Folded mountains are the most common type of mountain, representing the world’s largest mountain ranges. Some of the more famous ranges include the Rockies, Andes, Himalayas, and the Alps. This simple science experiment helps demonstrate how they are formed.
Fold mountains occur near convergent or compressional plate boundaries. Plate movement creates fold mountains as the plates move towards each other. This movement causes layers of sedimentary rock on the ocean floor to become wrinkled and folded. These mountains are found between two continental plates.
I love that this science experiment didn’t cost any money and was a great visual for explaining how fold mountains are formed.
- Lay down a stack of towels, each one folded in half. The folds will be more obvious if you use towels of various colours, but monochromatic will work if that’s all that you have.
- Put a box on either side of the towels.
- The boxes represent the continental plates while the towels represent the buildup of sediment on the sea bottom.
- Push the boxes (continental plates) towards each other and observe the “mountains” being formed.
- Ask your kids to make observations about the folds and the shape.
When we did this science experiment, I told the kids that the boxes represented the continental plates and that the towels represented the sedimentary rock layers, but I didn’t tell them what the outcome of the experiment would be. As the towels began to rise and take shape, I asked them what they thought was happening. Most of them were able to guess that it was becoming a mountain.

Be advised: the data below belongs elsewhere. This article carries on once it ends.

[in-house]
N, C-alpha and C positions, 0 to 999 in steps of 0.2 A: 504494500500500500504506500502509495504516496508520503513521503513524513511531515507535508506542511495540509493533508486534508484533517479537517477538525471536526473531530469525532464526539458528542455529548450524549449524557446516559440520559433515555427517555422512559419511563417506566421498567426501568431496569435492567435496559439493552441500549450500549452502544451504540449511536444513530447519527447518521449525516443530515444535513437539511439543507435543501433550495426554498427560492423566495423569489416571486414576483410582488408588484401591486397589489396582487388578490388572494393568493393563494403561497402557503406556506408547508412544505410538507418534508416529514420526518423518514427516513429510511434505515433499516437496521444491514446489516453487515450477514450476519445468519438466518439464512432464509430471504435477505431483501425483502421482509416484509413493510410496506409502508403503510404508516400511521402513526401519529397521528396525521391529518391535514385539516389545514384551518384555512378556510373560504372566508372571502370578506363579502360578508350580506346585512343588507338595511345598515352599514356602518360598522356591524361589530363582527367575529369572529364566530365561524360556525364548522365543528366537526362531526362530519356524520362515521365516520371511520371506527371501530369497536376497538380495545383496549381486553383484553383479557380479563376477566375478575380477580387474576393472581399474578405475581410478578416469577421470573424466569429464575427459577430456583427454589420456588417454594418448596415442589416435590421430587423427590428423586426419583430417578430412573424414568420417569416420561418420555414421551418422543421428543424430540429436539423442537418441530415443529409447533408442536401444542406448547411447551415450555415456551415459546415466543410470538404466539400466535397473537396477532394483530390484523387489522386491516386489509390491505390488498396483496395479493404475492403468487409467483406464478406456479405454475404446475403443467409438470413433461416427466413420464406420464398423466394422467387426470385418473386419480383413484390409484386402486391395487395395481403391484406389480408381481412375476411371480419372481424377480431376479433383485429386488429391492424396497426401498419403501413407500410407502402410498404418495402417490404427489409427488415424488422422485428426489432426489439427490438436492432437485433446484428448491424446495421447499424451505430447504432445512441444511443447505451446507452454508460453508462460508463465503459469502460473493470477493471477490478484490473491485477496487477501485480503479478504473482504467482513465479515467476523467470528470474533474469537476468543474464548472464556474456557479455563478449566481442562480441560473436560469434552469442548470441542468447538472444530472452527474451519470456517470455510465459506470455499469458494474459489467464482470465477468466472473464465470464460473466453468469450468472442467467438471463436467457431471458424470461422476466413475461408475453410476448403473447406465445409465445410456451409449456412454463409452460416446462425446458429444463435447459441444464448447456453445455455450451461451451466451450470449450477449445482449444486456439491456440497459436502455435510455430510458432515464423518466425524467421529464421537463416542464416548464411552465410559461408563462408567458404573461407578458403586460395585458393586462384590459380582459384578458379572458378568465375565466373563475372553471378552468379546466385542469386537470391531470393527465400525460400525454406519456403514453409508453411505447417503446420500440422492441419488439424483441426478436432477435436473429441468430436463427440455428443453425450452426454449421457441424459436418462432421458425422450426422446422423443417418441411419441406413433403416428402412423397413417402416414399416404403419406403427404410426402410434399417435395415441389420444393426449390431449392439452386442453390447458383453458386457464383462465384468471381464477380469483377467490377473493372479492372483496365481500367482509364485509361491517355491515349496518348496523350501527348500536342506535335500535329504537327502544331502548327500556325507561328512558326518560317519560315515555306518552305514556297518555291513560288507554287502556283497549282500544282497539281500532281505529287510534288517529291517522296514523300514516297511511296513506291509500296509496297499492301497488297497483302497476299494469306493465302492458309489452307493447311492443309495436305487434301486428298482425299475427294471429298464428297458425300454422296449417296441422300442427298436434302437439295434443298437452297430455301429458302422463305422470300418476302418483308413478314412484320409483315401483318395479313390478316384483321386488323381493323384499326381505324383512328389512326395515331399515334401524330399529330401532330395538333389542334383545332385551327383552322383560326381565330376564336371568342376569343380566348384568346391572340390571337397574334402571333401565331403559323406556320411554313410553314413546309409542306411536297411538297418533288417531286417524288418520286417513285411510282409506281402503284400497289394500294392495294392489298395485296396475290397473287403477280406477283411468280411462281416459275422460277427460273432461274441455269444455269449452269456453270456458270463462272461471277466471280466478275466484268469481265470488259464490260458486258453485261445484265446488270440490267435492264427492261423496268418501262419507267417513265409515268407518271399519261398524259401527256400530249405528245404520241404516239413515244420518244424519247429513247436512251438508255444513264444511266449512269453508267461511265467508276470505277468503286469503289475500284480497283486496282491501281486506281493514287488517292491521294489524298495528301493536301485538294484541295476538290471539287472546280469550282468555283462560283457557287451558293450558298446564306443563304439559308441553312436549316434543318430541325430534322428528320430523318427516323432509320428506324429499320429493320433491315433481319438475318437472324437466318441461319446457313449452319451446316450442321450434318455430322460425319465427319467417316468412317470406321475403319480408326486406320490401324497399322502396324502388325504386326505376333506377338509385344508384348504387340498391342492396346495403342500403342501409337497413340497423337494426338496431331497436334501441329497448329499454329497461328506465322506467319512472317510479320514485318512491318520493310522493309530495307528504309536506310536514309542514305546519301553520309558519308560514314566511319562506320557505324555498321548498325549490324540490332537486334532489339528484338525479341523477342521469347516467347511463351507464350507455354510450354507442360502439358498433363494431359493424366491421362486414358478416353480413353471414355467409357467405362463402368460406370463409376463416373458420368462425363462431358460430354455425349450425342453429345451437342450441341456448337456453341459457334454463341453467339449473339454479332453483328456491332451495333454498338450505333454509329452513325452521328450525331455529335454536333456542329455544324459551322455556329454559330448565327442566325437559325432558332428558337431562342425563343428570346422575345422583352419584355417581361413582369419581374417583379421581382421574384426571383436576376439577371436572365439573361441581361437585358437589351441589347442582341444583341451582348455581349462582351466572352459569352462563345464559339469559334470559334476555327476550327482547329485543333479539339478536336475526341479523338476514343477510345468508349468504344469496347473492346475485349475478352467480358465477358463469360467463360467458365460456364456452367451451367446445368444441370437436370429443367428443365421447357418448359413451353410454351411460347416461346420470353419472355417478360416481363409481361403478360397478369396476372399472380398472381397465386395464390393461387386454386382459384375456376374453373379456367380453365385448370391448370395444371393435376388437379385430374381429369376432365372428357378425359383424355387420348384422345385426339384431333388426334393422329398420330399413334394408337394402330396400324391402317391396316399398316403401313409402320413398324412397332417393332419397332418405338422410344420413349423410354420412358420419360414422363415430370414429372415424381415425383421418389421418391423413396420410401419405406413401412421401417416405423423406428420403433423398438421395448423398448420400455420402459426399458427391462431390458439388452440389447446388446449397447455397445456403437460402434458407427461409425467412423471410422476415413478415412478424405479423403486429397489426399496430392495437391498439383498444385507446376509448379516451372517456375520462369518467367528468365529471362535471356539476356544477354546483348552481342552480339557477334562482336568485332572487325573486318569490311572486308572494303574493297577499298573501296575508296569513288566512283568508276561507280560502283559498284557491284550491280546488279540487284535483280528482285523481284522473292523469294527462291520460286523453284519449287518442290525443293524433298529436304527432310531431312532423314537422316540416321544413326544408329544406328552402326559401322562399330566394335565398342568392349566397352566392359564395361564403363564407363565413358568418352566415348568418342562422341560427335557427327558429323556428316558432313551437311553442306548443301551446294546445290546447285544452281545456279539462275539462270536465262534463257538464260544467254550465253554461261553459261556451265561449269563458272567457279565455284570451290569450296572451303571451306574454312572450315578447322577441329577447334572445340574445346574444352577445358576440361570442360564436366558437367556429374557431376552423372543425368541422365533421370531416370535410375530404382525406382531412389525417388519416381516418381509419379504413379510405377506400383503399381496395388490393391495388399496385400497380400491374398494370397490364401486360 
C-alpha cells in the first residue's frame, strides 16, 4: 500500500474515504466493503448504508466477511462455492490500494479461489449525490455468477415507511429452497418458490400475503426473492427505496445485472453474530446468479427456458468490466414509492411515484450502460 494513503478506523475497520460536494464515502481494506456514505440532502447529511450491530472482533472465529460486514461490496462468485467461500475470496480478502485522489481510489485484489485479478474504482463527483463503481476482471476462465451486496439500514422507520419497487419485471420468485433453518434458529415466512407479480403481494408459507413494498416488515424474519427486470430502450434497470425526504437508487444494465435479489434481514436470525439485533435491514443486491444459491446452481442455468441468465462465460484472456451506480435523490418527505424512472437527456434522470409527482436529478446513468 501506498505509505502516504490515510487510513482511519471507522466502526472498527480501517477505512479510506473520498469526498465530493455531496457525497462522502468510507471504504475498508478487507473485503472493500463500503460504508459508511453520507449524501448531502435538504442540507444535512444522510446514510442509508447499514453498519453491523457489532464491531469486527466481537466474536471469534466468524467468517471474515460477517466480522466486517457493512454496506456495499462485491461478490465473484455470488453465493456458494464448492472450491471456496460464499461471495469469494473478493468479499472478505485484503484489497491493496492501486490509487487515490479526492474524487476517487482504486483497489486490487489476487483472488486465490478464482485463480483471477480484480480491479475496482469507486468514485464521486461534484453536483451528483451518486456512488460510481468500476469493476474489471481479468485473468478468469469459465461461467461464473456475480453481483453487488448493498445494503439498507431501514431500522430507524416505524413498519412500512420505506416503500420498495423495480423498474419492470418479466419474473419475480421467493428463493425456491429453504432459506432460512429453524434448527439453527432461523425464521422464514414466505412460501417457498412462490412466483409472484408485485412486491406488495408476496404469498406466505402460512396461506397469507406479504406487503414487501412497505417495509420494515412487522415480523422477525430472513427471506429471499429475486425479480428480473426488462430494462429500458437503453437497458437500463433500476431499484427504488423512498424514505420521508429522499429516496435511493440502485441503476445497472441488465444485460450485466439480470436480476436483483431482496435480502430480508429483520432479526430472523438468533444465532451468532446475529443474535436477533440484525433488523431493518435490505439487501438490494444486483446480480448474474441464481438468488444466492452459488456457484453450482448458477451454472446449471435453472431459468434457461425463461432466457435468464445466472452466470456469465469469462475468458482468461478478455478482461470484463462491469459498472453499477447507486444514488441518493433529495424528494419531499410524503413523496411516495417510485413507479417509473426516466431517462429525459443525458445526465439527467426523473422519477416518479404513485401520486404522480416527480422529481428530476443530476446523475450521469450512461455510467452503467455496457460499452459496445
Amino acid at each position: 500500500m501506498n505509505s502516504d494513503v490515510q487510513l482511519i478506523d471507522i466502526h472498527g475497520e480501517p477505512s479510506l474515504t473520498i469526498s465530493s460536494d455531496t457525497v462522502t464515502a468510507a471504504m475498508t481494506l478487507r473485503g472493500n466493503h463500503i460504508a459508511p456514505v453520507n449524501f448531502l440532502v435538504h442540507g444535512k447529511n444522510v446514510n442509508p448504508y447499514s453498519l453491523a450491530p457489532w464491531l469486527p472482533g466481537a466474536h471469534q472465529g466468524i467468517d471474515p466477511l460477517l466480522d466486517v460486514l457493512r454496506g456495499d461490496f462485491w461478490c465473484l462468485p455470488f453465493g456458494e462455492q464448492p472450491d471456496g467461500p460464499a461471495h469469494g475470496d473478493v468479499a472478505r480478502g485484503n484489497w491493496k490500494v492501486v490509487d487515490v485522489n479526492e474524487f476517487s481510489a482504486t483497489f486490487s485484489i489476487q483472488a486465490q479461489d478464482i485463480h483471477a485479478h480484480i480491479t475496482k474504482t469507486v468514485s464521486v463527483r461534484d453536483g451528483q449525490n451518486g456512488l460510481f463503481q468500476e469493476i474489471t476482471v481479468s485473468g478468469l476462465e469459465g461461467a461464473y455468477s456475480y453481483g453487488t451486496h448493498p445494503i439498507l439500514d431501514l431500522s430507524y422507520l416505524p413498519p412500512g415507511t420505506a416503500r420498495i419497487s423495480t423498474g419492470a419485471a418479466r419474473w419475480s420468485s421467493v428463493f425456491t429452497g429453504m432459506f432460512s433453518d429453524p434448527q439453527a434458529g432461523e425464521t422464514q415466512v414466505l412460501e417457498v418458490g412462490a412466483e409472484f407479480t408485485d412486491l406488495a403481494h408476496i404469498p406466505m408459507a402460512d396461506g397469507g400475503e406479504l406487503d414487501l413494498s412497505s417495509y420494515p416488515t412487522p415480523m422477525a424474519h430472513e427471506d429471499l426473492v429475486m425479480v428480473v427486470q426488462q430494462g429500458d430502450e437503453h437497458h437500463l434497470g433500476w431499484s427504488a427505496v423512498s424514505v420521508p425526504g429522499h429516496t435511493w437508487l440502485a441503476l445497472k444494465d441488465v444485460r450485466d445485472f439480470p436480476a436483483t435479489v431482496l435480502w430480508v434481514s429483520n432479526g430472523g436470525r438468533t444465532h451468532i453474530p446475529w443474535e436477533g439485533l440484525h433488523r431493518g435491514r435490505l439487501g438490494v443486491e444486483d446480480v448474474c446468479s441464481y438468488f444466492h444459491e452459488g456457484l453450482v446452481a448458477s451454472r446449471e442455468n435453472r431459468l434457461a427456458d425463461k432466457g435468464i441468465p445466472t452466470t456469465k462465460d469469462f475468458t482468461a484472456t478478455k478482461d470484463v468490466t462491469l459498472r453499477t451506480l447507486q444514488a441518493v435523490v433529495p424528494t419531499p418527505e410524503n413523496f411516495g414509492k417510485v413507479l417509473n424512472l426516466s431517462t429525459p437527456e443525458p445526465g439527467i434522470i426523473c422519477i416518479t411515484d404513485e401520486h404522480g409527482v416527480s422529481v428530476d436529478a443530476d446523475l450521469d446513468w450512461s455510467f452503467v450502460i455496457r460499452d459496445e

They took turn moving the boxes towards each other and saw that the outcome was always the same, though sometimes a slightly different shape was formed.
Our kids have seen the Rockies as we drive through them nearly every year, so they were able to easily picture what those mountains look like. If your children (or students) are not as familiar with fold mountains, I would suggest showing them some images of what fold mountains look like.
Vocabulary words that may be helpful for this lesson:
sedimentary, plates, continent
If you are looking for other ways to make science come alive for kids, you will want to check out our Simple Science board on Pinterest or check out some of our other science experiments.
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Layers of the Earth Science Experiment
John Miller says
I like this, but it only works if all the ‘rock’ layers are clatish & moldable. Try it with ‘rock’ layers made of drywall & if the kids are able to push the bins together, the drywall breaks & crumbles, no pretty curves. I suppose this couples with the fantasy of a Late Cretaceous period Western Interior Seaway. Me, I like the KISS principle (Keep It Simple Stupid). There were no huge mountains about 4400 years ago, then a world wide flood which brought in the sedimentary layers & they folded & the waters receded creating (just love that word as it entails a Creator), amongst other things, the Grand Canyon.
Becky Dole says
Wish it were that simple.
The Earth’s crust (the rock layers) work, in many ways, like silly putty. When the pressure is exerted slowly (millions of years for the crust, seconds for the silly putty), the result is the material remolds itself. However when the pressure is exerted quickly (think earthquake for the crust, slamming with a hammer for the silly putty), the result is the material breaks apart/shatters.
This is a great idea and simple way to teach the creation of fold mountains to children. Thank you